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The mid-morning chatter trailed off as Airfrov CEO and co-founder Cai Li walked into the room and reached for a bell perched on a cabinet. 

The bell rings. 

The 10-odd members of the product and marketing teams rise to their feet for their daily standup meeting. I rise with them. 

A user joins in the daily standup meetings as far as possible. / Photo credit: Sim Yanting

An Airfrov user joins the team’s daily standup meeting whenever schedules align. I was the user in the hot seat that day. After a brief round of introductions, Cai turns to me and asks, “So, what do you not like about Airfrov, and how can it be improved?”

The story of Airfrov

The name Airfrov represents the sharing economy enabled by frequent air travelers. It also plays on Cai’s inexplicable love for the Afro hairstyle. / Photo credit: Sim Yanting

Airfrov is a C2C marketplace that connects travelers with buyers seeking goods from their destinations.

Founded in 2015 by Cai and Robi Ng, the concept was born from an opportunity that Cai spotted while working in a job that required frequent traveling. Every time he traveled, his friends and girlfriend would request for items exclusive to these countries. Through Airfrov, travelers can now get a small monetary incentive for purchasing items requested by buyers. In exchange, buyers get to enjoy imported products without having to pay hefty shipping fees.

The platform is now operational in Singapore and Indonesia, and processes over 800 requests daily.

Keeping users at the forefront of decision-making

Cai credits Amazon CEO Jeff Bezos’ concept of “the empty chair” for Airfrov’s daily user sit-in sessions. Bezos is known to leave an empty seat at meetings to represent the Amazon customer, “the most important person in the room.”

Cai, however, tweaked that idea for Airfrov. “Instead of keeping the seat empty, I thought, why not invite a real customer?” he says.

Users are constantly dropping by the Airfrov office to deposit or collect items, allowing Cai to involve them in the research and development process.

Identifying user problems first-hand

By getting feedback directly from users, the product and marketing teams can gain insights and spot pain points that are easily overlooked by the UX team.

“Instead of looking into completing specific tasks, we get to see how people use Airfrov on a daily basis,” shares Cai.

One of the first things that Cai and the team noticed was the duplication of requests from other buyers.

Image credit: Airfrov

“We noticed users coming in to say that they wished that they could copy and paste what others were requesting, so they don’t have to go through the whole process of creating a new request,” explains Cai. “As such, we came up with the ‘I want this too!’ button, which has become a core feature of our product today.”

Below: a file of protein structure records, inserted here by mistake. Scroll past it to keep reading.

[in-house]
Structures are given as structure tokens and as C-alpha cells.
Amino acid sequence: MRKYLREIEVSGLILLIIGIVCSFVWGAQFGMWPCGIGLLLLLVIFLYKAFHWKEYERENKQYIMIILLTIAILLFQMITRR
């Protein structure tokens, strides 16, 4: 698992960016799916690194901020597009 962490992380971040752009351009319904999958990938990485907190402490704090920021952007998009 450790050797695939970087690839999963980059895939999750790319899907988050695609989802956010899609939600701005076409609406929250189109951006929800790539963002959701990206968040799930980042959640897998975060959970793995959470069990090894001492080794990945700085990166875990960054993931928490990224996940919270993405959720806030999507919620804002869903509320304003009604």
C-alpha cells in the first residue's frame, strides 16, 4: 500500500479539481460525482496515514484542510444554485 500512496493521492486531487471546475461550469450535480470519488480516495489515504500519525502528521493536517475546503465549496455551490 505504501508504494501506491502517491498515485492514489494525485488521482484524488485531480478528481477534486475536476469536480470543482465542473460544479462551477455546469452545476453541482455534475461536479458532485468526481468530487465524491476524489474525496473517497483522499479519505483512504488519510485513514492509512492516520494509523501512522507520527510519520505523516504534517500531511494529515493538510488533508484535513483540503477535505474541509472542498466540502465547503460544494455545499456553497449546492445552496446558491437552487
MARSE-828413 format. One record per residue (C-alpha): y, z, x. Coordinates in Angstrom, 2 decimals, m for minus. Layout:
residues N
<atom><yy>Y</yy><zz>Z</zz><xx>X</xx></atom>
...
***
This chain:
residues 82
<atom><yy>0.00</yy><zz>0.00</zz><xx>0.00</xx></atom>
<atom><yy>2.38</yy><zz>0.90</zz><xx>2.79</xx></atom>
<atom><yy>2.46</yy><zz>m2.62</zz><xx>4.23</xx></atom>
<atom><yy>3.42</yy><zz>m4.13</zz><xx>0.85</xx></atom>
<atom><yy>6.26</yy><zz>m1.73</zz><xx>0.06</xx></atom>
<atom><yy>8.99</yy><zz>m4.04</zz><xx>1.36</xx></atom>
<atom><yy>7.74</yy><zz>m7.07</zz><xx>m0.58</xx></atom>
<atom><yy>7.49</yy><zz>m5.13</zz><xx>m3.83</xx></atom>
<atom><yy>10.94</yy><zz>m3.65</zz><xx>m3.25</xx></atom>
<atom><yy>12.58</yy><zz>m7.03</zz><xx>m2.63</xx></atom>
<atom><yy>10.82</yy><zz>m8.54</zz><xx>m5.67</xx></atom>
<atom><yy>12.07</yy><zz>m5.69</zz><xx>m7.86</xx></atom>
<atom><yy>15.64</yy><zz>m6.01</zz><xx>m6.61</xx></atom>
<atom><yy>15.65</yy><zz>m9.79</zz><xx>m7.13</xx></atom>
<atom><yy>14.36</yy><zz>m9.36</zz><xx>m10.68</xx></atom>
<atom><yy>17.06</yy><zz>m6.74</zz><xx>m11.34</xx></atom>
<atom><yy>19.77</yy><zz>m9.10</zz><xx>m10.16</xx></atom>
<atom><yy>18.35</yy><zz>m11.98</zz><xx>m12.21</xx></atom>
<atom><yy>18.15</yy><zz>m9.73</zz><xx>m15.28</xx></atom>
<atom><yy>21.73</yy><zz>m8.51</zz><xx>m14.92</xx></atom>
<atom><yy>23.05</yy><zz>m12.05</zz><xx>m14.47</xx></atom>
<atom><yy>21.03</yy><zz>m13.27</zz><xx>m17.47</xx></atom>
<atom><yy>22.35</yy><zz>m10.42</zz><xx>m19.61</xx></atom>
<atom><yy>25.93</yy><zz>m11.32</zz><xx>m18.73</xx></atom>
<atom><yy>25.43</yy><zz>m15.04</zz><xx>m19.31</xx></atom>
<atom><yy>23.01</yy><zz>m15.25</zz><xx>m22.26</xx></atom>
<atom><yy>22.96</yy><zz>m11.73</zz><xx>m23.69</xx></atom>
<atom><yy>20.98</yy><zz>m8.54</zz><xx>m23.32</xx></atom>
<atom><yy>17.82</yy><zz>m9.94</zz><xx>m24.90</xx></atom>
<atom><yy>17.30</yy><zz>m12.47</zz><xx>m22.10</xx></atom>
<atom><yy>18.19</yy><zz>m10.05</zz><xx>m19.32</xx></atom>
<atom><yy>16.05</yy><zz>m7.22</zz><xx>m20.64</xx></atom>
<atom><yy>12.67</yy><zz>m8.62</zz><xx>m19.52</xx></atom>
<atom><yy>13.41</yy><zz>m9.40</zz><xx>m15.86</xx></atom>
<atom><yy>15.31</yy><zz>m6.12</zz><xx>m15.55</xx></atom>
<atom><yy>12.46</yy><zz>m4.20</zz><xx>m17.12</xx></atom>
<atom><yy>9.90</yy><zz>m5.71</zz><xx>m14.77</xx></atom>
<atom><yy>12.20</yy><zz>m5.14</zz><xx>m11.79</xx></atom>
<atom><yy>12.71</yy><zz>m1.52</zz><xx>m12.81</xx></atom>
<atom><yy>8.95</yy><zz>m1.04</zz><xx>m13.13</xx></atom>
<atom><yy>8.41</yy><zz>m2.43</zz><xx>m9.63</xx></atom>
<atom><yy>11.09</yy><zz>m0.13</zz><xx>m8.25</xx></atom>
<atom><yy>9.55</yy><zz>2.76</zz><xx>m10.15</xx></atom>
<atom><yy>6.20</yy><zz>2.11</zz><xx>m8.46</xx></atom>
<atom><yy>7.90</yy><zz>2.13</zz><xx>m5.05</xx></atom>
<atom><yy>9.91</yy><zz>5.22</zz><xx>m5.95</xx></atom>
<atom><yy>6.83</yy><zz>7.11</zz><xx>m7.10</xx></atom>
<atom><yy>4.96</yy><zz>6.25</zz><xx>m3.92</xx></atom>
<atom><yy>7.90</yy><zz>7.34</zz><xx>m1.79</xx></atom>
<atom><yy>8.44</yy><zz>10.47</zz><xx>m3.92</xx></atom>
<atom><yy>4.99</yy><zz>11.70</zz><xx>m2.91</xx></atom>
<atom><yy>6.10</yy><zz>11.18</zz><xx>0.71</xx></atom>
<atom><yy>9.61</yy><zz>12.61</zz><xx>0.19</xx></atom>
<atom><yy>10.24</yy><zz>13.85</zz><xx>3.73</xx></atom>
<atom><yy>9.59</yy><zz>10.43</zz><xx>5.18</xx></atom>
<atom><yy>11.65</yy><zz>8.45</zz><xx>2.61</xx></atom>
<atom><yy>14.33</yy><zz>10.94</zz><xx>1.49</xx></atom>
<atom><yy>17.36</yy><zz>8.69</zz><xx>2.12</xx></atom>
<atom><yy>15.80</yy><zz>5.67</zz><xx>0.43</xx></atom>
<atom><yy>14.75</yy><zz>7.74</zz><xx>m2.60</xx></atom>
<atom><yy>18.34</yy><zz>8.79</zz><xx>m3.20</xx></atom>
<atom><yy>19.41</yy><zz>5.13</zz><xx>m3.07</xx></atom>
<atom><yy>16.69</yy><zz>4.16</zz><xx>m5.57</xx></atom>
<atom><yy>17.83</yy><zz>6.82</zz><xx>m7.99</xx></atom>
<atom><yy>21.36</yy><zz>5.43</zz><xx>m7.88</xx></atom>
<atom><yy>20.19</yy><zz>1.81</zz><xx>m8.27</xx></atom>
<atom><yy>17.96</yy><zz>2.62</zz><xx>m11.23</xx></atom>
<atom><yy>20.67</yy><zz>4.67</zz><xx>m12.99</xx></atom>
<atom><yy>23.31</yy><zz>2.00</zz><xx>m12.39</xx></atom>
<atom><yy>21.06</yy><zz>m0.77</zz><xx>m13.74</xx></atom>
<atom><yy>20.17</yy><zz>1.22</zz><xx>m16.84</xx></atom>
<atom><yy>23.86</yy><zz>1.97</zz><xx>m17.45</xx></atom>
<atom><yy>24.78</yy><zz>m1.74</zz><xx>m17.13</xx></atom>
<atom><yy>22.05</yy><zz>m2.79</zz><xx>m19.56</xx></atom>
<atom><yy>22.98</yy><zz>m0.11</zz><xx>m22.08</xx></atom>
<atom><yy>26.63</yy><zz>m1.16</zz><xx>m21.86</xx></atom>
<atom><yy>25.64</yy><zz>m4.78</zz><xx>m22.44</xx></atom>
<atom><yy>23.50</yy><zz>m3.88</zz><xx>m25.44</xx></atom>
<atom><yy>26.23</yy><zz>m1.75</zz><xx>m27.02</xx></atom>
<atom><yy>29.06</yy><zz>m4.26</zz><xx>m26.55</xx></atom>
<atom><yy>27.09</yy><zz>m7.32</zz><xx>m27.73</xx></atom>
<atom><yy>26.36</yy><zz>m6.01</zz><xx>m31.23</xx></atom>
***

Motivation for the team

According to Cai, bringing in users gives the team strong motivation. “It lets them know that whatever they’re doing is going to impact the life of this user,” he adds.

Taking this approach, however, also means that users can see the nitty-gritty of the product development process. Doesn’t this kind of exposure bother Cai?

“Not really,” he laughs. “We want to involve the users as much as possible in this process. We want them to see how difficult decisions are made. And we would rather that they give us feedback early on.”

The next steps

The information gathered from this process either ends with a new feature in Airfrov’s future iteration, or in the idea graveyard. Here’s how the process looks like.

Image credit: Joshua Lim

Improvements to the product development process

Going forward, Cai wants Airfrov’s engineers to be more involved in the user experience side of the business. As he points out, “Part of our onboarding process requires everyone at Airfrov, including engineers, to be in customer service and learn to serve our customers. But after the onboarding process, they are no longer the ones speaking to users.”

Cai tries to get engineers to speak to users at least once a month, but their involvement is limited because of Airfrov’s resources.

“We have to set aside time for them to do that, but right now, we can’t afford to,” he says. “I wish that they would be able to speak more to our users and see the customer’s problems for themselves. This will give them a better idea of the big picture, and the role they’re playing to solve these problems.”

Can Airfrov retain its close relationship with users when the company scales, and one-to-one interactions become less feasible?

“Why not?” asks Cai. “All it takes is for us to continue to show care and concern, and seek honest feedback. If users truly enjoy the product, they will be more than happy to join us on this journey.”

This post How Airfrov keeps its eyes on the customer appeared first on Tech in Asia.

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